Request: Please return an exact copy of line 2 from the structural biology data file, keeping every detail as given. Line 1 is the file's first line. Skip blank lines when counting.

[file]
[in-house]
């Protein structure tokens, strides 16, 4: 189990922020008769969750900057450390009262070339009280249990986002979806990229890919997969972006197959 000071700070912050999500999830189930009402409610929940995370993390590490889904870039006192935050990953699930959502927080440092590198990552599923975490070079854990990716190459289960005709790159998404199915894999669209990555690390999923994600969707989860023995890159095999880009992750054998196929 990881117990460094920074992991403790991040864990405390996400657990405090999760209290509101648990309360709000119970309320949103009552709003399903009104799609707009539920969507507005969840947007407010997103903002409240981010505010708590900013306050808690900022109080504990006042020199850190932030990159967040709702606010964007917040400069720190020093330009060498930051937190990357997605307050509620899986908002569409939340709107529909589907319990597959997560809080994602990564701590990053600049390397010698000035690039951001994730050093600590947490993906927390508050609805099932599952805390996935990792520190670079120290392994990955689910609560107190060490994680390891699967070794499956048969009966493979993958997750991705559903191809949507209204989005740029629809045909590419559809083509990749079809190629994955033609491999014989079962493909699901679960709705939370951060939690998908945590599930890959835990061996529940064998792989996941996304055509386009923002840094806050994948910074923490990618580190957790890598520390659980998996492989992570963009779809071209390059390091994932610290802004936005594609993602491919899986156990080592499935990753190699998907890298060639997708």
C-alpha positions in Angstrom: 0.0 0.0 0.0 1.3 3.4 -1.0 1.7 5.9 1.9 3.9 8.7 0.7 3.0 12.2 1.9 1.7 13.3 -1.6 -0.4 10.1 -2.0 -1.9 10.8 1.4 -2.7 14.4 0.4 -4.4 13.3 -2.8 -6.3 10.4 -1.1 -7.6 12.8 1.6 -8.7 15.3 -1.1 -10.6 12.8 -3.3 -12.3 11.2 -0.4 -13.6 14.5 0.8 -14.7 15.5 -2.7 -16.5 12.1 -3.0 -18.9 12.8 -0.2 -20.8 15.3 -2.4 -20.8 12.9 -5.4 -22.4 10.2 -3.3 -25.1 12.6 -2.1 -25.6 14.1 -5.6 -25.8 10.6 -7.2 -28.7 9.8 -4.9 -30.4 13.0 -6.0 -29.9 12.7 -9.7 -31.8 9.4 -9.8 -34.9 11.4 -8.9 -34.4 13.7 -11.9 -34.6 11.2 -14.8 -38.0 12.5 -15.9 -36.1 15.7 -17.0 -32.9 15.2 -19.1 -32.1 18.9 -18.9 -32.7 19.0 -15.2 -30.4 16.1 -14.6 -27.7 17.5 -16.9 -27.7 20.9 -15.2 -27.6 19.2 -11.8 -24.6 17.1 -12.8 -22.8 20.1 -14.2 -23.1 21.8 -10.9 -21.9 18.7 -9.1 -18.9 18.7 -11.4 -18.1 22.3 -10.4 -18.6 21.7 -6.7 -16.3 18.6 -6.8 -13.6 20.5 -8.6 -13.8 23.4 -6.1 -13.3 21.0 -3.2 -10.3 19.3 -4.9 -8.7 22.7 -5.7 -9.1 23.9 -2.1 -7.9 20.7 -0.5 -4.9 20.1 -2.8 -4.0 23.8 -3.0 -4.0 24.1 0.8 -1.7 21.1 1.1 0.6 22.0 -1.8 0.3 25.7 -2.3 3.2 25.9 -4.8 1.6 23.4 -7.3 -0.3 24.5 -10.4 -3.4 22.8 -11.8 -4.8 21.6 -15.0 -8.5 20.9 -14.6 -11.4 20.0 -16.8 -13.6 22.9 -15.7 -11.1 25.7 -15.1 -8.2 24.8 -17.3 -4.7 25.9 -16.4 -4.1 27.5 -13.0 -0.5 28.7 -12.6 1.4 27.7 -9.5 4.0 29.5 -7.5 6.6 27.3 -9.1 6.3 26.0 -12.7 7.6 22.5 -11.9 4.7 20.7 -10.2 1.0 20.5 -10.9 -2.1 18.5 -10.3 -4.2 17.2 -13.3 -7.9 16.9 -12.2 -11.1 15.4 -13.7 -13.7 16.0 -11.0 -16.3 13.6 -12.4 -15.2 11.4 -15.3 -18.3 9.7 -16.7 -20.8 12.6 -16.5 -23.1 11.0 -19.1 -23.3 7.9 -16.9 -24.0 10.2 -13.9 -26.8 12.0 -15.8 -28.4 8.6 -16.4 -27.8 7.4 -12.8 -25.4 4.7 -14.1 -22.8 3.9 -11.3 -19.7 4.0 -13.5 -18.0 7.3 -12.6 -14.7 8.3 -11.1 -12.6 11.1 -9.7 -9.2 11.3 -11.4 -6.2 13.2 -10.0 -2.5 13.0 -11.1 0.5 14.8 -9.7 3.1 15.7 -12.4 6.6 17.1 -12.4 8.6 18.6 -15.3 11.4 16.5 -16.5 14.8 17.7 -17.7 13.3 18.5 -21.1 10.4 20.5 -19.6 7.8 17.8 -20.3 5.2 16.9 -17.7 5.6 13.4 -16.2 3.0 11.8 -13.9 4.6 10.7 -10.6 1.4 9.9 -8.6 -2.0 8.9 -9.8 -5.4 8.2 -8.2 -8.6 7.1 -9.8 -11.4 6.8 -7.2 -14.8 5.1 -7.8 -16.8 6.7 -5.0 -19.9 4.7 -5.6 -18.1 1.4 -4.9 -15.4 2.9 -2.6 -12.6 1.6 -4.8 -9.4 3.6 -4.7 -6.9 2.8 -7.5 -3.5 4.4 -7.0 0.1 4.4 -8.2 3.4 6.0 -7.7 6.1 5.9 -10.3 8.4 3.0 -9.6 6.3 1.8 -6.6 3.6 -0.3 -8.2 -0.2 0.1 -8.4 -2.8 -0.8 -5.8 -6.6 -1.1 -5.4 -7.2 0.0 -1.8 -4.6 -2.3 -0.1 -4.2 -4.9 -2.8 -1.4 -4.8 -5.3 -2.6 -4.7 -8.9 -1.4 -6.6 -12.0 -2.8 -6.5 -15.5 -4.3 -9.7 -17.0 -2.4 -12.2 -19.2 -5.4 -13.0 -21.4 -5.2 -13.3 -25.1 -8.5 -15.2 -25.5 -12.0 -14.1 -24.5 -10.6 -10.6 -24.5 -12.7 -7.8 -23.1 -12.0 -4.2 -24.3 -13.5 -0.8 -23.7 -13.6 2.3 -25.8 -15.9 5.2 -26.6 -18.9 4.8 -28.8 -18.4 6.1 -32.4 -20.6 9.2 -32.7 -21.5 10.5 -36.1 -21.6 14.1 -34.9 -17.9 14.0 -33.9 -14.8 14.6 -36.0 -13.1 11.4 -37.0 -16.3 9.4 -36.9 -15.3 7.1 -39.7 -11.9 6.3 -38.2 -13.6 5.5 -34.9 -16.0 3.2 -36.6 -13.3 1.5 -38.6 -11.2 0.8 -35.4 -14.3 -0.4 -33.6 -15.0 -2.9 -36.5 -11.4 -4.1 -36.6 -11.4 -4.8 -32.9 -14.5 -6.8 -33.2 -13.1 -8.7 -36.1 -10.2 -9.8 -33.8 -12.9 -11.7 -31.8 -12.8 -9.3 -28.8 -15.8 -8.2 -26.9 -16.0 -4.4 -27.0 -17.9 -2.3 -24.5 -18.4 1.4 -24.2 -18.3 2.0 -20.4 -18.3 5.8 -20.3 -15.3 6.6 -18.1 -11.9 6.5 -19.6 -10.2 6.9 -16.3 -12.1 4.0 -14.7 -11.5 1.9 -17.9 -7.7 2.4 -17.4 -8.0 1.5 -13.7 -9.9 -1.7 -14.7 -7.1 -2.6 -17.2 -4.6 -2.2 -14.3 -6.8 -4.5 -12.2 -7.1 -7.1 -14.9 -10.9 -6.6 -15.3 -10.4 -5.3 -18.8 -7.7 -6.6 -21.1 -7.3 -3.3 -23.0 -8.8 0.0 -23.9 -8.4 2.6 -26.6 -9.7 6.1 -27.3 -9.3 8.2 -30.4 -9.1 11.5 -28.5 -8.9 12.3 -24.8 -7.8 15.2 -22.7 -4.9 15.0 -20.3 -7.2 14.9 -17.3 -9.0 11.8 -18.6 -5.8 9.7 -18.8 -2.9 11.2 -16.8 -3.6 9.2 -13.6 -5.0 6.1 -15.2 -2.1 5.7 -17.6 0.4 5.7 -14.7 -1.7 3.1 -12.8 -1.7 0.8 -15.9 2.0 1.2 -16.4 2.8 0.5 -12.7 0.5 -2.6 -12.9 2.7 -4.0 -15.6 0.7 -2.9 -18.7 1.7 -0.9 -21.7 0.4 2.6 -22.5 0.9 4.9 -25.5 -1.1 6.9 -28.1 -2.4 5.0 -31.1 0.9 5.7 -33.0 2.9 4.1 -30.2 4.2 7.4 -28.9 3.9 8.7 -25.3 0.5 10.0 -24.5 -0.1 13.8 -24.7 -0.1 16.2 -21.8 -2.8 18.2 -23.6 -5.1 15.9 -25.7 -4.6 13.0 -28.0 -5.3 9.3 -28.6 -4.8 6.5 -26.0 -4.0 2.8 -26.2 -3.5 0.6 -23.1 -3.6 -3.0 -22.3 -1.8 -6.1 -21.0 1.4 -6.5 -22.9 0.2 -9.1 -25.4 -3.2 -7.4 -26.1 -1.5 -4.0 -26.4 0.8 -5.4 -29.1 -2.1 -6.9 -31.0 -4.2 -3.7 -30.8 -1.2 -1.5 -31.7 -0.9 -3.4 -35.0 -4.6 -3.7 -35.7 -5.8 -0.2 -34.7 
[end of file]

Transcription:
């Protein structure tokens, strides 16, 4: 189990922020008769969750900057450390009262070339009280249990986002979806990229890919997969972006197959 000071700070912050999500999830189930009402409610929940995370993390590490889904870039006192935050990953699930959502927080440092590198990552599923975490070079854990990716190459289960005709790159998404199915894999669209990555690390999923994600969707989860023995890159095999880009992750054998196929 990881117990460094920074992991403790991040864990405390996400657990405090999760209290509101648990309360709000119970309320949103009552709003399903009104799609707009539920969507507005969840947007407010997103903002409240981010505010708590900013306050808690900022109080504990006042020199850190932030990159967040709702606010964007917040400069720190020093330009060498930051937190990357997605307050509620899986908002569409939340709107529909589907319990597959997560809080994602990564701590990053600049390397010698000035690039951001994730050093600590947490993906927390508050609805099932599952805390996935990792520190670079120290392994990955689910609560107190060490994680390891699967070794499956048969009966493979993958997750991705559903191809949507209204989005740029629809045909590419559809083509990749079809190629994955033609491999014989079962493909699901679960709705939370951060939690998908945590599930890959835990061996529940064998792989996941996304055509386009923002840094806050994948910074923490990618580190957790890598520390659980998996492989992570963009779809071209390059390091994932610290802004936005594609993602491919899986156990080592499935990753190699998907890298060639997708």